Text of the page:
AI systems should usually show at least any of the following human intelligence-related behaviors: planning, thinking, thought, problem-solving, information interpretation, vision, motion and manipulation, and, to a lesser degree, social intelligence and imagination. AI is pervasive nowadays, used to decide what you’re going to purchase next online, to interpret what you’re thinking to virtual assistants like Amazon’s Alexa and Apple’s Siri, to know who and what’s in a video, to spot spam, or to identify credit card fraud.
At a top standard, artificial intelligence can be categorized into two specific types:
Narrow AI is what we see everywhere today in computers: smart devices that have been trained or studied how to execute certain tasks without being specifically programmed to do so. This form of artificial intelligence is apparent in the speech and language processing of the Siri Virtual Assistant on the Apple iPhone, in the vision-recognition systems on self-driving vehicles, in the recommendation engines that offer items that you would prefer based on what you’ve purchased in the past. Like humans, these programs can only study or be taught how to execute particular functions, which is why they are called restricted AI.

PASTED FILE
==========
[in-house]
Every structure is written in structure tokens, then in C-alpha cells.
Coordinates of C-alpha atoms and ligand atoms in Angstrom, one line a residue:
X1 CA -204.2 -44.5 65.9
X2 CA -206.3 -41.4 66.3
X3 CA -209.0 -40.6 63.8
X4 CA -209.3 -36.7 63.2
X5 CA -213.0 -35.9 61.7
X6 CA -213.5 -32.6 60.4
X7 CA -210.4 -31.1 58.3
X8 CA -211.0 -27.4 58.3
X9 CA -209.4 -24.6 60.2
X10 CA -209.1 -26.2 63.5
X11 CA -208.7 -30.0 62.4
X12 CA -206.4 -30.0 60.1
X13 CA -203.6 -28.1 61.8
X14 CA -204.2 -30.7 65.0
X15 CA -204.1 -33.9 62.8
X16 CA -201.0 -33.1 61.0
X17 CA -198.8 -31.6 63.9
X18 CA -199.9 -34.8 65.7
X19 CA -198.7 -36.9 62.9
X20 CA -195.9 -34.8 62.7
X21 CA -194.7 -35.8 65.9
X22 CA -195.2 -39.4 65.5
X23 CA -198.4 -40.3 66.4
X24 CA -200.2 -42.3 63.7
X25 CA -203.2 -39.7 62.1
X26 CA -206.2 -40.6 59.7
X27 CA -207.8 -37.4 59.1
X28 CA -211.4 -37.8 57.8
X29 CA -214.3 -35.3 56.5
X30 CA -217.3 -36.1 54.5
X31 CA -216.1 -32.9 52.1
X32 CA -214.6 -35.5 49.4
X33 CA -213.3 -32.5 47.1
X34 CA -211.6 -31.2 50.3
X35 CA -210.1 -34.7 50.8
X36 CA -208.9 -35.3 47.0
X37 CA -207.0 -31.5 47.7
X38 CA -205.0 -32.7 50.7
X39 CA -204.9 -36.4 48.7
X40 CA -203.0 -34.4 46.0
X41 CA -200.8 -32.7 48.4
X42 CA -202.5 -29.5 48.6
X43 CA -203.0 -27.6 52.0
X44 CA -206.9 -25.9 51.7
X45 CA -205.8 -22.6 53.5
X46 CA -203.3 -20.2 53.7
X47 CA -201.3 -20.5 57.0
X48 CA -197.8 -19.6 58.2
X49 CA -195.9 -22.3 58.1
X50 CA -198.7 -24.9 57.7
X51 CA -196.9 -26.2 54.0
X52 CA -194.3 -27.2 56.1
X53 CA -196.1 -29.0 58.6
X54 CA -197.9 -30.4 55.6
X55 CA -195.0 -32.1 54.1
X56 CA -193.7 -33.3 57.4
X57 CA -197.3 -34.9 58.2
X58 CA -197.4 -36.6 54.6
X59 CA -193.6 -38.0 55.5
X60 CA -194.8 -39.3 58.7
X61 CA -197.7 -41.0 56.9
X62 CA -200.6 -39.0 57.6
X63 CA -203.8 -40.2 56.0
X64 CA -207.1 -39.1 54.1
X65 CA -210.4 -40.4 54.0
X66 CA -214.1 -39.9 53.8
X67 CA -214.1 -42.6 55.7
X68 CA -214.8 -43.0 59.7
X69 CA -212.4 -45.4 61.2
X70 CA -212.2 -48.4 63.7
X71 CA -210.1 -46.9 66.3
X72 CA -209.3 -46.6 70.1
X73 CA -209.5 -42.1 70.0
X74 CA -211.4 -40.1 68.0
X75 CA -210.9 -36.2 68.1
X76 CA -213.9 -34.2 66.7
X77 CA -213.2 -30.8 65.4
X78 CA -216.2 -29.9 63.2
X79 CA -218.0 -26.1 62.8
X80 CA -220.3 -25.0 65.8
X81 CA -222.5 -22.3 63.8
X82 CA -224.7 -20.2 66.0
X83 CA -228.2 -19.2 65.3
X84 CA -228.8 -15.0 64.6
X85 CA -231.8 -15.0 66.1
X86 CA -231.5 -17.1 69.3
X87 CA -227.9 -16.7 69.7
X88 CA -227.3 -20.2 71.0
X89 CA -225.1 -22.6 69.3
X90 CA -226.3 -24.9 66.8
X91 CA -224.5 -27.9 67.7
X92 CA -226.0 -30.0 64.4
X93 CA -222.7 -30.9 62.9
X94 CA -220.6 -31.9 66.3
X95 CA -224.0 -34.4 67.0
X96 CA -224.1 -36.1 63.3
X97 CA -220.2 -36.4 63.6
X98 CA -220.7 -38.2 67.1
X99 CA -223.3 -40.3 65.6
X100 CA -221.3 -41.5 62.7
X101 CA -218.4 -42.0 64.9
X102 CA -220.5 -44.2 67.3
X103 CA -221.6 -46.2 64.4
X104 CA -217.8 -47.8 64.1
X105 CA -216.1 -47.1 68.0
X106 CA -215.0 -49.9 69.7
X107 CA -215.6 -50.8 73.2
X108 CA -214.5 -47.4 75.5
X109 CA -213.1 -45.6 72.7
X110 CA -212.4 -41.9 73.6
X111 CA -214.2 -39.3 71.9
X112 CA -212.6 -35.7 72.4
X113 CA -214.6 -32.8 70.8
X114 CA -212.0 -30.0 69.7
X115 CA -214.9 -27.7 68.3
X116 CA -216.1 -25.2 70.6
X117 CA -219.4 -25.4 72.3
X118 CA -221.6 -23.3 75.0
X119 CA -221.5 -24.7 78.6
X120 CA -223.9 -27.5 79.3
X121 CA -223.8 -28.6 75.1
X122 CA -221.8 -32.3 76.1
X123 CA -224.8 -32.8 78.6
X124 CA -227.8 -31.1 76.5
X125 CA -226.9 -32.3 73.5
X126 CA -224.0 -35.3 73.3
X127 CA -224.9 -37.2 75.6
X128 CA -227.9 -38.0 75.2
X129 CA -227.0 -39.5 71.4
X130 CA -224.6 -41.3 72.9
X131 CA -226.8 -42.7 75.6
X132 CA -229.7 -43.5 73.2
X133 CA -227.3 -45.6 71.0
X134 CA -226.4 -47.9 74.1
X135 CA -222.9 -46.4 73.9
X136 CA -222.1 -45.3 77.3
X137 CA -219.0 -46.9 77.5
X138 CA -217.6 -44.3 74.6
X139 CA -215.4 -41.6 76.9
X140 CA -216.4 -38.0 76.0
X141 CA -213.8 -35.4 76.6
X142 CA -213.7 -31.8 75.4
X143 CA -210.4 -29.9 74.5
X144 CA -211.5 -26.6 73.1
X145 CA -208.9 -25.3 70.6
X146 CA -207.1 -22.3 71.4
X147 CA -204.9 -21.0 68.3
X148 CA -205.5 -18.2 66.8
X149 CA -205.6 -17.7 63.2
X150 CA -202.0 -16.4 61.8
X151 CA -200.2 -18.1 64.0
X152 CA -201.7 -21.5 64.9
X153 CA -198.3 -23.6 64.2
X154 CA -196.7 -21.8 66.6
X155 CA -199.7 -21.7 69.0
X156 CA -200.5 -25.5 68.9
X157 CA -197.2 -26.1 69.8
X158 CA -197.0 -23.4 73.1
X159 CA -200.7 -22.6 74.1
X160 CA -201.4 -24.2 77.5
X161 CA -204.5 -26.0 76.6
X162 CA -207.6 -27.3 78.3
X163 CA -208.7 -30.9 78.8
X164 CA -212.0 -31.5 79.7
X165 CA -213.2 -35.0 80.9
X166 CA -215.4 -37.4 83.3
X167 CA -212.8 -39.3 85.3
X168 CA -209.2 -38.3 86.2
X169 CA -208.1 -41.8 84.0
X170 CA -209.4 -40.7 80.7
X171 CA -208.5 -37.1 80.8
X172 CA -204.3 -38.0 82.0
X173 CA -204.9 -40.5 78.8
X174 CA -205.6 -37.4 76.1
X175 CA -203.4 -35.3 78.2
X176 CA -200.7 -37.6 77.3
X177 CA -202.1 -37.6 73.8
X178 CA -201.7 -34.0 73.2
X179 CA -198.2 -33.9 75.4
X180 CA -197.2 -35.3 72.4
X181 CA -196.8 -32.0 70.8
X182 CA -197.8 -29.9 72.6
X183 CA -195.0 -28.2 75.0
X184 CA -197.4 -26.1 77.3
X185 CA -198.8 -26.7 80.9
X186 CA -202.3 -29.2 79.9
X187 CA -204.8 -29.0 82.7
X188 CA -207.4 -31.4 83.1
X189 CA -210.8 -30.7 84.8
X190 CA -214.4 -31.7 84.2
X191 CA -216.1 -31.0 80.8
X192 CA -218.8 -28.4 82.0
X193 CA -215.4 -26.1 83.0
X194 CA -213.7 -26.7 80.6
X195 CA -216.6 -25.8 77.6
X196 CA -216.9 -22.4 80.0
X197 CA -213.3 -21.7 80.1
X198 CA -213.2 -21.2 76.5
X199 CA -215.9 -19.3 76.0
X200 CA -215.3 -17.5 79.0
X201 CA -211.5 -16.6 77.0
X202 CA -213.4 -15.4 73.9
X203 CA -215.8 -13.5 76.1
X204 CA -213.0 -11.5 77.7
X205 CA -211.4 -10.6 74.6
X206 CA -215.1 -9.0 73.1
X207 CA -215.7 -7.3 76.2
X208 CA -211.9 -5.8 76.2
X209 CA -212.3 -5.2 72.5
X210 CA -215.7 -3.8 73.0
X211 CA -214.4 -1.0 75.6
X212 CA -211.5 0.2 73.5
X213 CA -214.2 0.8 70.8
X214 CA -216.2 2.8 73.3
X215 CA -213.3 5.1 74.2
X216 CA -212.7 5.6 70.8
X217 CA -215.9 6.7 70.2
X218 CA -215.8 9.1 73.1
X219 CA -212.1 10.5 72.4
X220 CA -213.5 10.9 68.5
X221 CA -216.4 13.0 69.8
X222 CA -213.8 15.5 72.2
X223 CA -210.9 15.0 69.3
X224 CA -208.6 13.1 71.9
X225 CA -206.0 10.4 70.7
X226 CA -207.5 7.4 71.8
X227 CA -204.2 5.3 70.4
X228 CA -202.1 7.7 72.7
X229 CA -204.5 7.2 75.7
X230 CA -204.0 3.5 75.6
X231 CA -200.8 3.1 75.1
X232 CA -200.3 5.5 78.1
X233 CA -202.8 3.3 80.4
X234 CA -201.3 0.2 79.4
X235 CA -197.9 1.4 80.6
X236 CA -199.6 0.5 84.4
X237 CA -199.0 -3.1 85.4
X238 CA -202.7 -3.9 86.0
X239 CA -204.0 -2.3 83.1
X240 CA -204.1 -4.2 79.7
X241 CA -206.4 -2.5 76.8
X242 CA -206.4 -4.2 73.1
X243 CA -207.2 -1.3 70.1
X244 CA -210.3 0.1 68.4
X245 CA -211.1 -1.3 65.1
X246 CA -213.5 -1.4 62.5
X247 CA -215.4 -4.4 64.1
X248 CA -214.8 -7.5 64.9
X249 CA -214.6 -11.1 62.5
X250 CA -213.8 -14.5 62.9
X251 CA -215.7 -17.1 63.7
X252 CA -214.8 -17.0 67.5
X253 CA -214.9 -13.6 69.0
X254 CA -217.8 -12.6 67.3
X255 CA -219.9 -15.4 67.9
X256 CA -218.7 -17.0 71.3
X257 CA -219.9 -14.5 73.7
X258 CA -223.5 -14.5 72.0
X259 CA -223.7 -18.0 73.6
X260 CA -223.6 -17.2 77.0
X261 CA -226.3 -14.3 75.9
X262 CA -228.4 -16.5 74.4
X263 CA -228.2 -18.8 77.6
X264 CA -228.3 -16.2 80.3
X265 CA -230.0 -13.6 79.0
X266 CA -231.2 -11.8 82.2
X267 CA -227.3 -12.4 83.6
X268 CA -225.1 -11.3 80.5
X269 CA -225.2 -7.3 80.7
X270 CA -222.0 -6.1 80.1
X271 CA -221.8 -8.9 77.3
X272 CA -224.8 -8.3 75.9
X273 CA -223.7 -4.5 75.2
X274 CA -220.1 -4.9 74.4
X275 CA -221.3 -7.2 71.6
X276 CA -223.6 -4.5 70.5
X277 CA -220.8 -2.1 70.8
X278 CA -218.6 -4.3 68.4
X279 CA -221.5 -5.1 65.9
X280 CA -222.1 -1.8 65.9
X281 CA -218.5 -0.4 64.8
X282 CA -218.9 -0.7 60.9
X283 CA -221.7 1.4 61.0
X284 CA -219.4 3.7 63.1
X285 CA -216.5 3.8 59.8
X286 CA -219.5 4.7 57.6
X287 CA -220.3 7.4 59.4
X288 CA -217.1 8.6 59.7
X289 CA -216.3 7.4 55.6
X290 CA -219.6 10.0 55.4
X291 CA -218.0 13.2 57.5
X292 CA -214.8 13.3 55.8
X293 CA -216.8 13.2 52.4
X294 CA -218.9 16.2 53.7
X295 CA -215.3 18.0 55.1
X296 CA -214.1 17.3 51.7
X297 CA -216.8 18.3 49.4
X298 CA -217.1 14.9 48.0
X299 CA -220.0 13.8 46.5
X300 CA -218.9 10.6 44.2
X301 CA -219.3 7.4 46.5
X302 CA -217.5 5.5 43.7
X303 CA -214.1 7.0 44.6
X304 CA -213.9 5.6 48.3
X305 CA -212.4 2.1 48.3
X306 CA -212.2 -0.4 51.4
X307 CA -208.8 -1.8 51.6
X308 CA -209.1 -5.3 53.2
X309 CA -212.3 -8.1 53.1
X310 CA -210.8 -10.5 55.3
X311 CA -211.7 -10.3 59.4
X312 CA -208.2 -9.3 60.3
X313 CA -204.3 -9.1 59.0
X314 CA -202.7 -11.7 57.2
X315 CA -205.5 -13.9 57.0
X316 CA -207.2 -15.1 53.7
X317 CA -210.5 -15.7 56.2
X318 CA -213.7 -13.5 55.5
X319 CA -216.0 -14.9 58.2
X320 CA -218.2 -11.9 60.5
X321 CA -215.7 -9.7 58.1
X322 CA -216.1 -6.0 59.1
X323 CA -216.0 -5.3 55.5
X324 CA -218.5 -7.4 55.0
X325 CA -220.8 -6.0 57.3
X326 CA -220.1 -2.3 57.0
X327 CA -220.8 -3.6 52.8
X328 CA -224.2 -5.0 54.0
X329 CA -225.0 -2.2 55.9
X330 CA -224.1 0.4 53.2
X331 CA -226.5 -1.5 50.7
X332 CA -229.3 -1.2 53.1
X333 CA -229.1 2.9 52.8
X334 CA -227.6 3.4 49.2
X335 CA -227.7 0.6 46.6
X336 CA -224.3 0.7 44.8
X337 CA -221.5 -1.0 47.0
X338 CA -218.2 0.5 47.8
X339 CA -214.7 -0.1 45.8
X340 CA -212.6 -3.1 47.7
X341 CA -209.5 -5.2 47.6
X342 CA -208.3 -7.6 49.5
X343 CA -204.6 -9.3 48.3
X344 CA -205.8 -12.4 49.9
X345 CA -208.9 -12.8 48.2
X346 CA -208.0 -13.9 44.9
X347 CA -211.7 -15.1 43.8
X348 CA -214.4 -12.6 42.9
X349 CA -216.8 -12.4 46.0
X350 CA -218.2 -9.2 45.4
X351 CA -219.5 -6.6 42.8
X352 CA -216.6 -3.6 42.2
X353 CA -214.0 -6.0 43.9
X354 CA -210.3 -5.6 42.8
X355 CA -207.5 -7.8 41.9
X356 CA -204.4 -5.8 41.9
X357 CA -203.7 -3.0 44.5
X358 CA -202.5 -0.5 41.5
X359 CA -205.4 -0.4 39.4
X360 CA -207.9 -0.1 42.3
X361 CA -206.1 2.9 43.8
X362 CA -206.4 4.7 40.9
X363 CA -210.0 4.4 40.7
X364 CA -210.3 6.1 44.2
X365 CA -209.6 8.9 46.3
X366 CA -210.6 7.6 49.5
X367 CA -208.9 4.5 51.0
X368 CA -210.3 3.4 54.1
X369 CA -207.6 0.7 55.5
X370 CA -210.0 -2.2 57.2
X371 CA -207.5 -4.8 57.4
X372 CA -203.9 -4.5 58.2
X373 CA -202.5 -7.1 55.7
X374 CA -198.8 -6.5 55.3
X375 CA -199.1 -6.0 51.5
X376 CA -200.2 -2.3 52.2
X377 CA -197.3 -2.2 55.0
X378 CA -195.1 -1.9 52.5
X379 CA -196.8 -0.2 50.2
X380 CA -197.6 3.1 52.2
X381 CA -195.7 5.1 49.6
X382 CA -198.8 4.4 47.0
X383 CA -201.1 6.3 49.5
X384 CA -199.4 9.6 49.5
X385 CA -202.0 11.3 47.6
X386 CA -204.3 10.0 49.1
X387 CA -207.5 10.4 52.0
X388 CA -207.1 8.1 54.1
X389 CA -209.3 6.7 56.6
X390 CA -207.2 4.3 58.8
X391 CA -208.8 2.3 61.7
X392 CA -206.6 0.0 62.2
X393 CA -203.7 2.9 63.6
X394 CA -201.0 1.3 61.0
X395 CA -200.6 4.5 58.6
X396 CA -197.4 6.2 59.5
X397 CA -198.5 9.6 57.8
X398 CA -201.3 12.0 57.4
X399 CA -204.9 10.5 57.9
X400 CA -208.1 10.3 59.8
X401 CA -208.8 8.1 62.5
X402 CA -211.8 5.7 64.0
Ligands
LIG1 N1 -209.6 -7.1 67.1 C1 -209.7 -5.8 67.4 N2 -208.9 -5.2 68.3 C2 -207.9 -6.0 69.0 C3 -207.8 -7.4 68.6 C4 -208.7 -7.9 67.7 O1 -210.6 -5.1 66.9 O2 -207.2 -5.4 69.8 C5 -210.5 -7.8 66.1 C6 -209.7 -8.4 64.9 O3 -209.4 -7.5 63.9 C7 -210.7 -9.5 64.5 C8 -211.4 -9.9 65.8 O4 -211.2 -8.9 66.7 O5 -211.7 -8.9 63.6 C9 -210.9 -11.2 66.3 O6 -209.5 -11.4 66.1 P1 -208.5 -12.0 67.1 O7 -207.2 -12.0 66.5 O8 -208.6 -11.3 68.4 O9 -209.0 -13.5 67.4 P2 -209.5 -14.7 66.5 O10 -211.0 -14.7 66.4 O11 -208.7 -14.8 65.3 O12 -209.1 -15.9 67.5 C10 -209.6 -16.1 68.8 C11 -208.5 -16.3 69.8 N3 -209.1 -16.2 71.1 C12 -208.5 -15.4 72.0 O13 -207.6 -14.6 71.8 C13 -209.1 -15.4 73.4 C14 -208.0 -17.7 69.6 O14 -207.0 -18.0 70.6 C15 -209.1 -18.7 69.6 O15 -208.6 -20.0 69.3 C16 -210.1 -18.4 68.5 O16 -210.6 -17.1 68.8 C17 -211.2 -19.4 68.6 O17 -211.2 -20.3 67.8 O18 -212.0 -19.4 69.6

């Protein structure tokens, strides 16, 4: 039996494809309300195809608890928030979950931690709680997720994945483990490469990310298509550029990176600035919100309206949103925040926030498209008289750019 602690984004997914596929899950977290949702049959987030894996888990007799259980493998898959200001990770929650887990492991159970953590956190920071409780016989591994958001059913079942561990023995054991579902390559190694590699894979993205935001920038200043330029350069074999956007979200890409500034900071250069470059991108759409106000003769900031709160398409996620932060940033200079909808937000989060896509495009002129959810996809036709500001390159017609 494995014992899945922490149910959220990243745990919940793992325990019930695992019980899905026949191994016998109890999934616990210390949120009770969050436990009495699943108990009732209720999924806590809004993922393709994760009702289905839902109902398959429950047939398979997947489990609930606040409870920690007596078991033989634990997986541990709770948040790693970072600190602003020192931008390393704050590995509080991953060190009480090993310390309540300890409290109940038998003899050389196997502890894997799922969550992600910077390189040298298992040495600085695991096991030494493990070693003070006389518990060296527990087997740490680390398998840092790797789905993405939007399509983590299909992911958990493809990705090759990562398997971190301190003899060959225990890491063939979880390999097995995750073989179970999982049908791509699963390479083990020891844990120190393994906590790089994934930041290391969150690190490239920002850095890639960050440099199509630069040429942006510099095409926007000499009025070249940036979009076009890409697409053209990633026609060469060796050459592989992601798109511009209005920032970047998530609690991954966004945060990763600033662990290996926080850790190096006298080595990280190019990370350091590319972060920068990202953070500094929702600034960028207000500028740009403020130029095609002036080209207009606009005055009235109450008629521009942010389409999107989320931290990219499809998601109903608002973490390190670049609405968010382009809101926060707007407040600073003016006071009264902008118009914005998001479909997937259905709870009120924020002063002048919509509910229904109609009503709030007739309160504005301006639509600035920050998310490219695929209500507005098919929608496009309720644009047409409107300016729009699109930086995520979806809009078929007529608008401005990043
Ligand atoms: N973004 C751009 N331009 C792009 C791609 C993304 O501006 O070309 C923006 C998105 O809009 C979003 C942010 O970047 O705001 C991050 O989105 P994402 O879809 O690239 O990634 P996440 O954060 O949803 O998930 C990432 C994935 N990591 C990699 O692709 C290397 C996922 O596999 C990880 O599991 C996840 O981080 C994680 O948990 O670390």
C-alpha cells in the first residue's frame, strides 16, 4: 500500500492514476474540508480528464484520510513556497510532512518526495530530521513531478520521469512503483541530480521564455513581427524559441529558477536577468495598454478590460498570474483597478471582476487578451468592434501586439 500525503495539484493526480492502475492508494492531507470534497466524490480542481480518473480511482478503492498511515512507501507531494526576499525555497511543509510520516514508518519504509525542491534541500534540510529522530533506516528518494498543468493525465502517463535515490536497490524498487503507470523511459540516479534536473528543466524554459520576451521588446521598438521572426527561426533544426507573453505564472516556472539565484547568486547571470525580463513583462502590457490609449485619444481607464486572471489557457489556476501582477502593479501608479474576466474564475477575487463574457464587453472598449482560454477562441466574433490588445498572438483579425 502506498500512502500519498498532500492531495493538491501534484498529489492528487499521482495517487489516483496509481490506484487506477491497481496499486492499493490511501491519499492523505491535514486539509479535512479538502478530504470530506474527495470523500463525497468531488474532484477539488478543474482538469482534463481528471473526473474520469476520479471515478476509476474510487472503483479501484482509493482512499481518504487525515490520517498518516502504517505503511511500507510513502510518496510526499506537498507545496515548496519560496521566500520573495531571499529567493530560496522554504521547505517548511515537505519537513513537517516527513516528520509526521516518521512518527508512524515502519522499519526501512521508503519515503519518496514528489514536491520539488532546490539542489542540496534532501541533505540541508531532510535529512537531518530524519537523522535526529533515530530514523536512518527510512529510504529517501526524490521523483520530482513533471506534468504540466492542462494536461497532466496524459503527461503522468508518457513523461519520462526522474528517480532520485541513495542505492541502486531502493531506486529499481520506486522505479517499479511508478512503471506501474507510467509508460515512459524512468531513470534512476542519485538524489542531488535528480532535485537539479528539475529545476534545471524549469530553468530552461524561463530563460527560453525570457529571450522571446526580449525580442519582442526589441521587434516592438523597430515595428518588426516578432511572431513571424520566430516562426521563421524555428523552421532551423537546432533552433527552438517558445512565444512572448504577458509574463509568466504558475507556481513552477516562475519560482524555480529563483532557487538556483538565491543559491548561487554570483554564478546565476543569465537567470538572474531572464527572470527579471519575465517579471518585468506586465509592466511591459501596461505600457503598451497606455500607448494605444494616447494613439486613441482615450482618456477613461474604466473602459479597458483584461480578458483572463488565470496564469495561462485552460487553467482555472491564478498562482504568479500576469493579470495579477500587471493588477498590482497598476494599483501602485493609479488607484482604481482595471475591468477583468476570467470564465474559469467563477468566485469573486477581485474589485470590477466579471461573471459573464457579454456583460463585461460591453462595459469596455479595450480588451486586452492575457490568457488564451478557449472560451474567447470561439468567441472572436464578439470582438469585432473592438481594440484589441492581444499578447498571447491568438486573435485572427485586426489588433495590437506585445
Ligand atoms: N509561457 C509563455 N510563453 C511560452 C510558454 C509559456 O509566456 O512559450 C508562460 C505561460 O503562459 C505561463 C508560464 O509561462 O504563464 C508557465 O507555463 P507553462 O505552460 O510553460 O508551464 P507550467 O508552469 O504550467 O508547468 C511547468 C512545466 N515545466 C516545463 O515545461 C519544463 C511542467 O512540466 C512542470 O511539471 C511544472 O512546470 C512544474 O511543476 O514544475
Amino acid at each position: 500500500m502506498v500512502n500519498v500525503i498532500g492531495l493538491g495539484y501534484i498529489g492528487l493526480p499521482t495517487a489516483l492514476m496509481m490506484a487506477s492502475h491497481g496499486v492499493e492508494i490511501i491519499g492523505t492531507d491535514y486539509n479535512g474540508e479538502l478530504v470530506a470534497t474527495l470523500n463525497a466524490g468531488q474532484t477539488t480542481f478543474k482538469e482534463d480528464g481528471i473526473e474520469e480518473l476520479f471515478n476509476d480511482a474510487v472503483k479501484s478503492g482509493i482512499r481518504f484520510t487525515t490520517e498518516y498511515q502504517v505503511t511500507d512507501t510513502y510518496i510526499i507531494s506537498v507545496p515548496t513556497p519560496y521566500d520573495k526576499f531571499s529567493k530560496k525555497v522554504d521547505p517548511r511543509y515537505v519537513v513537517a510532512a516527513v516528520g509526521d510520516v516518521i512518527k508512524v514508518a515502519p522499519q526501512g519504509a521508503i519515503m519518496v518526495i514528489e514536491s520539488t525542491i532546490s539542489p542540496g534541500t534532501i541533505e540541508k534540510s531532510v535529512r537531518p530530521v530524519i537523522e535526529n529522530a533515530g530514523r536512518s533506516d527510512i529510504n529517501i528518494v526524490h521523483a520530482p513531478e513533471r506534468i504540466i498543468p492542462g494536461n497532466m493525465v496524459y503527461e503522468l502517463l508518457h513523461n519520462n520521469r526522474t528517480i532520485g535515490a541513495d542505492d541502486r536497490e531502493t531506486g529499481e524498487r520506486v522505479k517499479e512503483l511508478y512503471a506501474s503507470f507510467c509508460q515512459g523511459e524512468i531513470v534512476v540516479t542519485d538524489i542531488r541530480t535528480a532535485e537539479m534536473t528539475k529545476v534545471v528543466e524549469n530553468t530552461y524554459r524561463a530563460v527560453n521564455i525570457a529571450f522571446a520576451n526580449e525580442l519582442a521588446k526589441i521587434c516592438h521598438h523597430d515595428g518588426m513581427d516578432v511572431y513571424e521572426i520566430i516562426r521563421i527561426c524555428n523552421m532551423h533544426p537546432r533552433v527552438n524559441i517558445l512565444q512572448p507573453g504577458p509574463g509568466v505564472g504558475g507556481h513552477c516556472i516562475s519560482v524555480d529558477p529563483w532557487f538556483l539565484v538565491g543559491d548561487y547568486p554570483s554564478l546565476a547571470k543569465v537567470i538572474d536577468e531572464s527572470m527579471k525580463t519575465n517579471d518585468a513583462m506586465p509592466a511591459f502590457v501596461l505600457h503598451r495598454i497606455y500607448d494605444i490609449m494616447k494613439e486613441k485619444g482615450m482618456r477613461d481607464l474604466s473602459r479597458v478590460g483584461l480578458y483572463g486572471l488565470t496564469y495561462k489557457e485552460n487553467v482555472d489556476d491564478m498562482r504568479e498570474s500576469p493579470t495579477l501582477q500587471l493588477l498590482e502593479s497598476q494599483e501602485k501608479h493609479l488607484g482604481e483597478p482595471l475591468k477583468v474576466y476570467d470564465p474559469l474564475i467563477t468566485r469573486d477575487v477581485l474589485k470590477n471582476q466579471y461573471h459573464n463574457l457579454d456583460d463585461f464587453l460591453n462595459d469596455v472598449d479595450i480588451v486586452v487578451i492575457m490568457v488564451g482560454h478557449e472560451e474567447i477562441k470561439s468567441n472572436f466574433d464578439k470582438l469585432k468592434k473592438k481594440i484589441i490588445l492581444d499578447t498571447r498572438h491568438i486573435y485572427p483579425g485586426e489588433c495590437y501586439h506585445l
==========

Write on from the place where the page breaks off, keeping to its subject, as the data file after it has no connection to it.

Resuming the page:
Implementations of Close AI are becoming more popular as deep learning is continuously incorporated into real society. For example, Narrow AI may be used for email spam filtering, music streaming services, and perhaps even autonomous vehicles. Nonetheless, there are questions about the extensive use of Narrow AI in critical network functions. Others claim that the features of Narrow AI make it unstable and that in situations where a neural network can be used to regulate large networks (e.g. power grid, financial trading) substitutes could be much more risk-averseGeneral AI: Current AI development started in the mid-1950s. The first wave of AI pioneers became persuaded that general artificial intelligence was feasible and should emerge in only a few decades. AI visionary Herbert A. Simon wrote in 1965, “Machines should be able to perform whatever job that a man can do within twenty years.”
Artificial General Intelligence (AGI) should be a computer capable of knowing the environment as well as any human person, with much the same ability to know how to execute a wide variety of activities. AGI does not exist, but has been used in science fiction tales for more than a century, and has been popularized in recent days by films such as 2001: A Space Odyssey. AGI’s cinematic depictions differ greatly, but they lean mostly towards the dystopian dream of autonomous robots eradicating or enslaving mankind, as shown in films such as The Matrix or The Terminator. In such stories, AGI is often cast as either indifferent to human suffering or bent upon the destruction of mankind.
Use this intellect to monitor robotics as dexterous and agile at least as an individual will result in a new generation of machines capable of executing any human activity. With time, such bits of intelligence will be able to take over any human role. Initially, humans may be cheaper than robots, or humans operating alongside AI could be more successful on their own than AI. Yet AGI’s arrival will render human labor redundant.
But one thing for sure we shouldn’t let general AI break its constraints and use it only for development, not for destruction.